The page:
Today, the NAACP released findings from its Opportunities & Diversity Report Card: Consumer Banking Industry. Details in the report highlight key areas where the banking industry can improve to ensure their workforce, leadership and suppliers adequately reflect the demographics of the United States.
“Equal opportunity for people of color in the United States remains an unrealized goal,” stated Interim NAACP President and CEO Lorraine Miller. “The banking industry will add nearly 1 million jobs with a living wage and wealth generating opportunities over the next decade and more people of color are graduating with degrees in accounting, finance, IT, MBAs than ever before. We look forward to working with leading banks in strengthening their diversity and inclusion efforts and connecting more members of our communities to these opportunities.”
The report card, which is based on 2011 data, reveals top management positions remain firmly dominated by white employees, despite the development of programs to increase diversity and inclusion and dramatic increases in the number of minority college graduates entering the workforce over the past 20 years. Information submitted by banks during the survey period indicates that they continue to struggle with diversification in their supplier purchasing. 1.6 percent of banks’ supplier budget is the most any bank spent on African American suppliers and 5.3 percent is the most any bank spent on firms owned by people of color.
“During this period of high unemployment and declining wealth, which is even more pronounced for African Americans and other people of color, Americans need living wage jobs with long-term career tracks,” stated Dedrick Asante – Muhammad, NAACP Senior Director of Economic Department.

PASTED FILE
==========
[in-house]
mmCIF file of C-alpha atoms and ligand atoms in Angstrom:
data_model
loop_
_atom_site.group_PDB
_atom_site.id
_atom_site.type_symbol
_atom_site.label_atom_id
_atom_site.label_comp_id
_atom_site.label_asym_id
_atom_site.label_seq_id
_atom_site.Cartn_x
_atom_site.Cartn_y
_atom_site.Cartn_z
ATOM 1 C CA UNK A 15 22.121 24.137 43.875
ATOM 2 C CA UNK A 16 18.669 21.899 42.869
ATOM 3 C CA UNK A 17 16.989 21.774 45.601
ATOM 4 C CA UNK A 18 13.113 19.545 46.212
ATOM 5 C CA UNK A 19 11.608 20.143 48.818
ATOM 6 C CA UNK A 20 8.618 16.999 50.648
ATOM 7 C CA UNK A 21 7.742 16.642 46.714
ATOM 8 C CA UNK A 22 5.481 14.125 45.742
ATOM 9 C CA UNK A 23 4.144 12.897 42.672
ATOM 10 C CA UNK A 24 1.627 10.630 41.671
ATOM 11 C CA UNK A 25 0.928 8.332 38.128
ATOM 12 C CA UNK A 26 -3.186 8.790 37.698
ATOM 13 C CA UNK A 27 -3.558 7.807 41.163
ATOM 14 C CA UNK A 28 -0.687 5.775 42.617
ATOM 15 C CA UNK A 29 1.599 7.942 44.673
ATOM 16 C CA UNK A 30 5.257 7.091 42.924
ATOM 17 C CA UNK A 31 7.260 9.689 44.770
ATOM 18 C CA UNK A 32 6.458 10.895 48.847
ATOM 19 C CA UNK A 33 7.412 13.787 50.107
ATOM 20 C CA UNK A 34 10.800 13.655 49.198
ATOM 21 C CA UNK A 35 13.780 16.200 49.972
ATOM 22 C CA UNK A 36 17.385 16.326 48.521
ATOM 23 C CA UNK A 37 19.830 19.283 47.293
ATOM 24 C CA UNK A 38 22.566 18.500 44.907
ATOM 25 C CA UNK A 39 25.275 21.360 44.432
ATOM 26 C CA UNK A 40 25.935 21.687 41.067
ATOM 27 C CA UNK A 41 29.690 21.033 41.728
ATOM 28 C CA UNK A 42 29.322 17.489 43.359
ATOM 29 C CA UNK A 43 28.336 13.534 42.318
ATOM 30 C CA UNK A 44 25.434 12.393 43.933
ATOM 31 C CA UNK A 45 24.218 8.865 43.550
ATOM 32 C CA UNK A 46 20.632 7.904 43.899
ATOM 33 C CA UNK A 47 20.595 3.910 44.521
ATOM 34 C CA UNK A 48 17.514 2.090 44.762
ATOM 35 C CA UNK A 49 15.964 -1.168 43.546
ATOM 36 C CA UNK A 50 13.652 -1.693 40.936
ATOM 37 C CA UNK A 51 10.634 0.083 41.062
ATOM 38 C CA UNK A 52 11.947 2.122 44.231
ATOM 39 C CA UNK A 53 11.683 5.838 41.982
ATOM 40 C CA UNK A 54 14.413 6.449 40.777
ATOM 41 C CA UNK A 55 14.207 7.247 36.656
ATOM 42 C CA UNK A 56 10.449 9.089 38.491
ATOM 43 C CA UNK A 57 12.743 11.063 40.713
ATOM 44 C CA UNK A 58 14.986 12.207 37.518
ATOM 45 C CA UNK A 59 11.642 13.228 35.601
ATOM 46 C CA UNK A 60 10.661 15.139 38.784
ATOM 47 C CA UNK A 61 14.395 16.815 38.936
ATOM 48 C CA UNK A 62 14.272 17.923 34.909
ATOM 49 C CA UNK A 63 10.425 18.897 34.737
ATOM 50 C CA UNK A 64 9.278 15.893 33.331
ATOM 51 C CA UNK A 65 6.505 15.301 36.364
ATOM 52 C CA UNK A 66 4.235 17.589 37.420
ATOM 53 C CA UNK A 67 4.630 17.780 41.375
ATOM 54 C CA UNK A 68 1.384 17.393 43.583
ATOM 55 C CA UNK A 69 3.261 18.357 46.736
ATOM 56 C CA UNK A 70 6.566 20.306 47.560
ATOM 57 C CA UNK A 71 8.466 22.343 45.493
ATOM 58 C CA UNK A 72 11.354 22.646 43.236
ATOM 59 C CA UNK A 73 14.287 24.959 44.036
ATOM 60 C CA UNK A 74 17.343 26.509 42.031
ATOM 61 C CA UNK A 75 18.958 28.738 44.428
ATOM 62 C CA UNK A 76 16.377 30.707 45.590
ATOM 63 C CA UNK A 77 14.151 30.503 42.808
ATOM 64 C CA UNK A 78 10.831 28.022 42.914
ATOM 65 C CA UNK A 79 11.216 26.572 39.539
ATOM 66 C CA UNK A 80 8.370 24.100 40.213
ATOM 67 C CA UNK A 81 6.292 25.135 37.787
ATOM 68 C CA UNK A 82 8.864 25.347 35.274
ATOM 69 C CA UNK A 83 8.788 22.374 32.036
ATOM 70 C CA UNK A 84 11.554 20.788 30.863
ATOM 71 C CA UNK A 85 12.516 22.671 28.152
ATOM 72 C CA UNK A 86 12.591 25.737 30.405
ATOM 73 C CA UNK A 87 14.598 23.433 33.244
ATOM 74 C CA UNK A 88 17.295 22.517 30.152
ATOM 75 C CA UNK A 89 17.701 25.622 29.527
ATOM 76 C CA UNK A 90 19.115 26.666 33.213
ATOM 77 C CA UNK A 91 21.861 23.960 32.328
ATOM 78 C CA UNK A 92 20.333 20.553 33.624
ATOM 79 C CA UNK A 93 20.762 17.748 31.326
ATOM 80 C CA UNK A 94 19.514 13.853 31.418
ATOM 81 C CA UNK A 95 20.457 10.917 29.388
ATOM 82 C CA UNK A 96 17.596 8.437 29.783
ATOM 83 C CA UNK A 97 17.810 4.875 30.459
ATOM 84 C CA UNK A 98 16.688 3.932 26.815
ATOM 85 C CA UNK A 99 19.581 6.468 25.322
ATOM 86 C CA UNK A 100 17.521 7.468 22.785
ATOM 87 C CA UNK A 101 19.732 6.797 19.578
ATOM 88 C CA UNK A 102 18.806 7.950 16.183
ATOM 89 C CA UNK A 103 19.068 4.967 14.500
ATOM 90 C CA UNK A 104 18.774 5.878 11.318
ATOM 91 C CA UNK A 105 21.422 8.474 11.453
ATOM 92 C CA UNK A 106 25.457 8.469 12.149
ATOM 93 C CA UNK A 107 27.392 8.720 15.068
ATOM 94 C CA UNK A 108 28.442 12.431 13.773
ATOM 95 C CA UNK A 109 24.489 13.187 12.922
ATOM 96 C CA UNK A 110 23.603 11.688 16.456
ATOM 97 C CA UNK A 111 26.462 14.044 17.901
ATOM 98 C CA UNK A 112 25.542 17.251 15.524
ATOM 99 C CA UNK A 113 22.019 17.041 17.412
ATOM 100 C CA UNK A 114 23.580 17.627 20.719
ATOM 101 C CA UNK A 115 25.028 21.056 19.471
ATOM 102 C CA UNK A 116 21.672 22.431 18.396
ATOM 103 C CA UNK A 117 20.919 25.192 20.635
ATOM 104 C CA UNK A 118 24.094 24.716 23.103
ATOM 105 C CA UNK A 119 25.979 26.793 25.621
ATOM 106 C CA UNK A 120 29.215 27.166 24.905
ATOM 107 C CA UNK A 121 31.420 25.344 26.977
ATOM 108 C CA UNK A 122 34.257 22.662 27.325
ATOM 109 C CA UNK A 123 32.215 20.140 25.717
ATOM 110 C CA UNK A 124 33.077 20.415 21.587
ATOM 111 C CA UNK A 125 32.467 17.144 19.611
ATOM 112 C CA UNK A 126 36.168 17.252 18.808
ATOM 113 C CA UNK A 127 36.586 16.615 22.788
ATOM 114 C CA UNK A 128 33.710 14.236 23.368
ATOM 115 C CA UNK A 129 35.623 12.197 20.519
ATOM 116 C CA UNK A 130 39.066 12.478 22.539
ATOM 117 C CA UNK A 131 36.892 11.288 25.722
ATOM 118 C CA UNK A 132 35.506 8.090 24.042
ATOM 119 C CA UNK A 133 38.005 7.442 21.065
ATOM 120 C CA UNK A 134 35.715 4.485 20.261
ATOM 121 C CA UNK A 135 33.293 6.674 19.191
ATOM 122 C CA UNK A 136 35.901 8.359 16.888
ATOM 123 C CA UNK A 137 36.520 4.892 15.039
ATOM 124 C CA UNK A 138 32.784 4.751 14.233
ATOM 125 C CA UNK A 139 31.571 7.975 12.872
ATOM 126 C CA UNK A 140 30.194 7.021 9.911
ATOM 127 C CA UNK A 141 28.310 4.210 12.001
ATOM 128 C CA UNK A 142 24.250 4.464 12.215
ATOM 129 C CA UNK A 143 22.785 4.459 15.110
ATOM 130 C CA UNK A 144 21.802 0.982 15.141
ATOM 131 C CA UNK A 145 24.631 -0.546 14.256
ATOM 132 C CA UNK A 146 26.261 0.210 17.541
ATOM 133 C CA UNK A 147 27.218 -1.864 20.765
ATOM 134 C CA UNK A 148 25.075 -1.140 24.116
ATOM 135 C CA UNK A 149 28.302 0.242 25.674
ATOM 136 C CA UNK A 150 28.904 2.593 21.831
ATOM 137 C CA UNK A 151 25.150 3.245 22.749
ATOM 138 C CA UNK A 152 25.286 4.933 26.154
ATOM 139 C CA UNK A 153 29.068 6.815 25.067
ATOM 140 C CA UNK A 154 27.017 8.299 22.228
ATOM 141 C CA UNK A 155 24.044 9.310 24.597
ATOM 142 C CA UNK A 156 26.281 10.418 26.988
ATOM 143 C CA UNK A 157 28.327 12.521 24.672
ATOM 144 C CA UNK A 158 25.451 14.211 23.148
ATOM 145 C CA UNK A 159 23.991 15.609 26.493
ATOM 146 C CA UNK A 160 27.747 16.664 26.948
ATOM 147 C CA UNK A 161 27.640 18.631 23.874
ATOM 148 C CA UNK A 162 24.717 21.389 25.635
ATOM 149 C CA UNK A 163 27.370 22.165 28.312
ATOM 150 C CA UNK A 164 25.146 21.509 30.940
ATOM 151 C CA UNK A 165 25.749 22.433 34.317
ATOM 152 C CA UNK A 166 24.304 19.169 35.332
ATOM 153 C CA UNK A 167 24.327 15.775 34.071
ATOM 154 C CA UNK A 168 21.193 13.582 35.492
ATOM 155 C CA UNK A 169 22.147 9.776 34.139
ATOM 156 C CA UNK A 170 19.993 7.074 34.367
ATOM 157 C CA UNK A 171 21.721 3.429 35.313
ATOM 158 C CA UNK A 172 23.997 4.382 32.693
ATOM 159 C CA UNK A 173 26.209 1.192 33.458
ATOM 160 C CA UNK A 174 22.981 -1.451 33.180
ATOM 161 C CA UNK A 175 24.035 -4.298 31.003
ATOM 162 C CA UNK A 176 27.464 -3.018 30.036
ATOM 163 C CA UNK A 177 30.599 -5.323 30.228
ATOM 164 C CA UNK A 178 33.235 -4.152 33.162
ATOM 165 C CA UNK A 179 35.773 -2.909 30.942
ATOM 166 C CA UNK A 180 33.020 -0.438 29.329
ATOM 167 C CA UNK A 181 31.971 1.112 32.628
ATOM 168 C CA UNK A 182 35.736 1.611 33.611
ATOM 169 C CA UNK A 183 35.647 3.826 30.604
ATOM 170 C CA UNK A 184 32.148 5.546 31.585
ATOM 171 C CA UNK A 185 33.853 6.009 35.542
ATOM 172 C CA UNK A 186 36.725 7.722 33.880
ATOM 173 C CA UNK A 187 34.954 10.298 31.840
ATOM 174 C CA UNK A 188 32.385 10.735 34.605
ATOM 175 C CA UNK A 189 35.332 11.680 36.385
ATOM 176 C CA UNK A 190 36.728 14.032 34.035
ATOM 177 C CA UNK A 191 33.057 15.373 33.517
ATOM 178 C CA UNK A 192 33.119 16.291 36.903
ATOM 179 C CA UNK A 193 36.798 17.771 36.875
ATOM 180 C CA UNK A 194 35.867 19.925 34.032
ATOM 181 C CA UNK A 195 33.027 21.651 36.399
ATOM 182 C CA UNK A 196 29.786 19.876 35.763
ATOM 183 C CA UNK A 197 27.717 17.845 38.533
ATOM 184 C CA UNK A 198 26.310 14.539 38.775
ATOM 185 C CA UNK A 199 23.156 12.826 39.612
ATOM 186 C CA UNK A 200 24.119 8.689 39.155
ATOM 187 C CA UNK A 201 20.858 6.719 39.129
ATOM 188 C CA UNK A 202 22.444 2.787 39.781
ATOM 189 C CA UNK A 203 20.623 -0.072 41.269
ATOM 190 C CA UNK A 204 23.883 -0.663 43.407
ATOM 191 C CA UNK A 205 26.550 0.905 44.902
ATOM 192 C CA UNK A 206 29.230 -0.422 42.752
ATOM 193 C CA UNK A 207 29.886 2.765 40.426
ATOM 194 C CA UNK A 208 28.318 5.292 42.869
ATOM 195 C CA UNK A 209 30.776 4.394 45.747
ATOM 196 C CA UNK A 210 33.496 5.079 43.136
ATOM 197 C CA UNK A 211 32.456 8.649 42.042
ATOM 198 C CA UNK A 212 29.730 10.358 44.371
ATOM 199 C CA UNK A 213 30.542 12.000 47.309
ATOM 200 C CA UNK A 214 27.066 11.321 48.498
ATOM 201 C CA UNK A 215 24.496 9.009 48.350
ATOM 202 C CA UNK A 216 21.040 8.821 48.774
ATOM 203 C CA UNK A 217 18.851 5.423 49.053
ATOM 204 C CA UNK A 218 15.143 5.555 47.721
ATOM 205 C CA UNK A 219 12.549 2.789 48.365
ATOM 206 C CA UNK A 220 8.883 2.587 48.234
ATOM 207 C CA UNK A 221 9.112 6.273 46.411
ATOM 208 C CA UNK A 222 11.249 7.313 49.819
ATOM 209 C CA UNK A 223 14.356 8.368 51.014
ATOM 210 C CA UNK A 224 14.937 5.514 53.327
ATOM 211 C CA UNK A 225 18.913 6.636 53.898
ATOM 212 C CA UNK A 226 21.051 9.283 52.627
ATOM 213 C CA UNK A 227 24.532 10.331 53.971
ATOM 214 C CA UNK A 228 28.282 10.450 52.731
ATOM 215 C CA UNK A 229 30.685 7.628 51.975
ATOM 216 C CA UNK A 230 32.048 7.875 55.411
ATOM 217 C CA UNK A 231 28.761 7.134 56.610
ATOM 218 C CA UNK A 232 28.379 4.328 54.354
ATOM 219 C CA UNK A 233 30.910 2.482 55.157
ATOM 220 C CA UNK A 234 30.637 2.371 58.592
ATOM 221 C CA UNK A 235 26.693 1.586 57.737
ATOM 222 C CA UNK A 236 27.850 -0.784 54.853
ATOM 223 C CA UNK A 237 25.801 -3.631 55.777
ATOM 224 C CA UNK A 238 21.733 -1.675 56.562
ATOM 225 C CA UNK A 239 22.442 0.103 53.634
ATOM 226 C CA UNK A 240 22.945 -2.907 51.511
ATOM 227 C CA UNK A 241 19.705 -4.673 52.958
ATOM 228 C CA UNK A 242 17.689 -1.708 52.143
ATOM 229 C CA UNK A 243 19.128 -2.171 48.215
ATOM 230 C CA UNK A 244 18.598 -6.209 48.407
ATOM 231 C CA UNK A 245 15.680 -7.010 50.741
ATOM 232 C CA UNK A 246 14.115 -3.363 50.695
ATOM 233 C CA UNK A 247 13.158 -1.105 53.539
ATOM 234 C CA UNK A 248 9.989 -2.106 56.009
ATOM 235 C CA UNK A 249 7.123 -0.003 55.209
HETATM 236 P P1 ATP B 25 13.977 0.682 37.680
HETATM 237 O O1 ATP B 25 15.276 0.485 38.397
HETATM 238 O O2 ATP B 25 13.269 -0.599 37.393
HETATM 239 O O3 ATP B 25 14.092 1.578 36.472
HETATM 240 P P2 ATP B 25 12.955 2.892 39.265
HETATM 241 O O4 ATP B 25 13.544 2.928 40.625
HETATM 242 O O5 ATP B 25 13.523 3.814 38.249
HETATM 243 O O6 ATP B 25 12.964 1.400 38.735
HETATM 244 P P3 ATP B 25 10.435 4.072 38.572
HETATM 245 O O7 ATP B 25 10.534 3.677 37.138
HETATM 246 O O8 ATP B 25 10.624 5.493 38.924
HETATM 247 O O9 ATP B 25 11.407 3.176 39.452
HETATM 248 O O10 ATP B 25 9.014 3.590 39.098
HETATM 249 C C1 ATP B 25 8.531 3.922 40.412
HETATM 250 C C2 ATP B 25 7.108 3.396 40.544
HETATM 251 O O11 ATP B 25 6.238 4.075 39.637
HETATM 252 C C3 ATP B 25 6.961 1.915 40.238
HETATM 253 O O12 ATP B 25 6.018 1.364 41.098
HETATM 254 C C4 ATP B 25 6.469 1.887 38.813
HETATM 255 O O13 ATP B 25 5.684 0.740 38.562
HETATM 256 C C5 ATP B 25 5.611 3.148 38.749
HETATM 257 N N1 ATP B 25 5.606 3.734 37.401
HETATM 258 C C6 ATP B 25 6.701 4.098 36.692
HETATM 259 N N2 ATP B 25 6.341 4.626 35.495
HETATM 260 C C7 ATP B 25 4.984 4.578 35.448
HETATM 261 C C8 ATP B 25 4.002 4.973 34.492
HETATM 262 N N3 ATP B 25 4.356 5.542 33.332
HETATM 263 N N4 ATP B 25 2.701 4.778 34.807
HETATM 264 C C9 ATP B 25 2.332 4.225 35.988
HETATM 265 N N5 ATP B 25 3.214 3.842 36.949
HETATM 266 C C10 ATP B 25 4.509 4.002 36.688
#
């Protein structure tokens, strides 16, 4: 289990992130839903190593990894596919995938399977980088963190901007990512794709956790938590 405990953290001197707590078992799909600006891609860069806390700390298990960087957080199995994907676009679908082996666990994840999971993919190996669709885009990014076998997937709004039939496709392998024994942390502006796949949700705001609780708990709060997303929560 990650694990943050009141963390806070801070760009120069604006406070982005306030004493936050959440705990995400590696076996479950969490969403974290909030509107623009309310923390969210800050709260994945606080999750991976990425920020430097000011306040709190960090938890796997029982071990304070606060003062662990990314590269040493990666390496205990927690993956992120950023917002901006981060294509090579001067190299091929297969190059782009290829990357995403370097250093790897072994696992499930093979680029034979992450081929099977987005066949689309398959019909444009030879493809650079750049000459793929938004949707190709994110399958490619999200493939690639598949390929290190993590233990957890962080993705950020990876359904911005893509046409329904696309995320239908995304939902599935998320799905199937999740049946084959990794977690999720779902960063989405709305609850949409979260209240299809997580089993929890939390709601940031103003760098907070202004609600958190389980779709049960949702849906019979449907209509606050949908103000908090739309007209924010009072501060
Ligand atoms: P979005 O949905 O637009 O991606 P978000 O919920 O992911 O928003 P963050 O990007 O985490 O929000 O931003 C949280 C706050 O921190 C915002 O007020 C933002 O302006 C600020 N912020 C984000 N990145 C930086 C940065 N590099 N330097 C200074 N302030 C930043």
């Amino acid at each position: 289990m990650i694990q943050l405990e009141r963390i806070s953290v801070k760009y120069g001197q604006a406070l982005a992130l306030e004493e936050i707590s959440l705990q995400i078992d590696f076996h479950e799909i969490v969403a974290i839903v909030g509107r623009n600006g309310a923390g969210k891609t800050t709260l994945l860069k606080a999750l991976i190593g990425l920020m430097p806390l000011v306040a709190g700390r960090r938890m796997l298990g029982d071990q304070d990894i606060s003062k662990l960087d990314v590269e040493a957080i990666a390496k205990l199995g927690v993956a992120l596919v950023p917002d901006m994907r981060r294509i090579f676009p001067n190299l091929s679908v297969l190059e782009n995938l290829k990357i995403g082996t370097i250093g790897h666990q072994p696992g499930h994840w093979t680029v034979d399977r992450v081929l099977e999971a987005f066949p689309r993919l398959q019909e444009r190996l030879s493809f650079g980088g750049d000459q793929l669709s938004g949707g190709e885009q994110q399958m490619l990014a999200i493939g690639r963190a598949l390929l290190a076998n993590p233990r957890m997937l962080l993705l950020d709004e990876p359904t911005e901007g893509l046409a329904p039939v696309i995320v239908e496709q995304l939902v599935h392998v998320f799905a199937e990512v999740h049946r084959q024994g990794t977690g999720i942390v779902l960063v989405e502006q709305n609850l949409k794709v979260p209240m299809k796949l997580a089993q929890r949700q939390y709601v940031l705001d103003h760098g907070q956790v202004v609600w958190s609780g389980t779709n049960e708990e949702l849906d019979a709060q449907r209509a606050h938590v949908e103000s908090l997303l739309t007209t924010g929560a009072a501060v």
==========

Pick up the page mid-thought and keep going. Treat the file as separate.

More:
Information submitted by banks during the survey period also indicates many banks continue to create products which feature high cost credit or fee-based services. These high-cost products hurt the grades of several banks in this report.
“This thorough and accurate report could apply to many other industries as it illustrates the nation’s slowly evolving progress on race,” states Gary Bledsoe, NAACP Board Member and Chair of Housing Committee. “However, we are pleased to acknowledge that 4 of the 5 institutions have adopted the NAACP’s Fair Lending Principles and have committed to work with us to ensure further progress.”
The NAACP’s Report Card graded the five largest banks (Bank of America, Citibank, JP Morgan Chase, Wells Fargo, and US Bank) on three main criteria: 1) workforce and job advancement, 2) contracting and procurement, and 3) small dollar products.
Bank of America and Citibank both received an overall C+ grade—the highest ratings out of all the banks.
The release of this report card comes months before a new federal rule requires banks to set “metrics” and “percentages” for diversifying their workforces and supplier pools. The federal rule will also advise banks on how to collect data detailing how much they spend on minority- and women-owned businesses.
“Both this report card and the federal rule are major steps in encouraging the banking industry to strengthen job creation and wealth building opportunities for minorities,” stated Leonard James, NAACP Board Member and Economic Development Chair. “The NAACP views the Opportunity & Diversity Report Card as a vehicle to provide baseline data in each industry surveyed and looks forwards to collaborating with these corporate leaders and diversity advocates over the next several years to advance industry diversity and inclusion, at all levels.”
The five banks surveyed and other leading banks will be invited to participate in an Opportunity & Diversity Summit in the next few months to discuss industry strategies for diversity and inclusion moving forward.
The Opportunity & Diversity Report Card: The Consumer Banking Industry is the second in a series of NAACP’s economic report cards on corporate diversity and inclusion. The focus of the Opportunity and Diversity Report Card is to examine and grade the largest companies on their representation of African Americans and people of color as a whole with respect to workforce, supplier diversity and wealth building. In addition to grading corporations on their diversity, the report cards highlight opportunities in the industry and the specific programs designed to strengthen people of color’s full participation in the industry.